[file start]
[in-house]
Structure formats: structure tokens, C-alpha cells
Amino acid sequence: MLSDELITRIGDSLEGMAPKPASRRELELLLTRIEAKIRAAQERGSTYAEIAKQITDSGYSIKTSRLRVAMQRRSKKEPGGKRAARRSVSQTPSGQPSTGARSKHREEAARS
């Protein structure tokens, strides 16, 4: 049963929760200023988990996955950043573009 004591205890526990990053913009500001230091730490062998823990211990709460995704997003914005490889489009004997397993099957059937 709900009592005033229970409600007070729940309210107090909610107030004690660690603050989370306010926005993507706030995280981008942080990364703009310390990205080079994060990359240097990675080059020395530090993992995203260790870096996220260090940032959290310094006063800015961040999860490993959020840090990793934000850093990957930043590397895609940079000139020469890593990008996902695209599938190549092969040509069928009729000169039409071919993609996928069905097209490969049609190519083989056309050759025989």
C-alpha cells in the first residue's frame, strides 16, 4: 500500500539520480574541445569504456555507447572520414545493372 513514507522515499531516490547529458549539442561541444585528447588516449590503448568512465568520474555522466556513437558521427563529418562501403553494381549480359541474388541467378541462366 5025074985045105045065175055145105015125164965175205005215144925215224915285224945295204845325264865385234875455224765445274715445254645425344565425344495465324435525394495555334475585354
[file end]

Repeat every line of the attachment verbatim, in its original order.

[in-house]
Structure formats: structure tokens, C-alpha cells
Amino acid sequence: MLSDELITRIGDSLEGMAPKPASRRELELLLTRIEAKIRAAQERGSTYAEIAKQITDSGYSIKTSRLRVAMQRRSKKEPGGKRAARRSVSQTPSGQPSTGARSKHREEAARS
């Protein structure tokens, strides 16, 4: 049963929760200023988990996955950043573009 004591205890526990990053913009500001230091730490062998823990211990709460995704997003914005490889489009004997397993099957059937 709900009592005033229970409600007070729940309210107090909610107030004690660690603050989370306010926005993507706030995280981008942080990364703009310390990205080079994060990359240097990675080059020395530090993992995203260790870096996220260090940032959290310094006063800015961040999860490993959020840090990793934000850093990957930043590397895609940079000139020469890593990008996902695209599938190549092969040509069928009729000169039409071919993609996928069905097209490969049609190519083989056309050759025989």
C-alpha cells in the first residue's frame, strides 16, 4: 500500500539520480574541445569504456555507447572520414545493372 513514507522515499531516490547529458549539442561541444585528447588516449590503448568512465568520474555522466556513437558521427563529418562501403553494381549480359541474388541467378541462366 5025074985045105045065175055145105015125164965175205005215144925215224915285224945295204845325264865385234875455224765445274715445254645425344565425344495465324435525394495555334475585354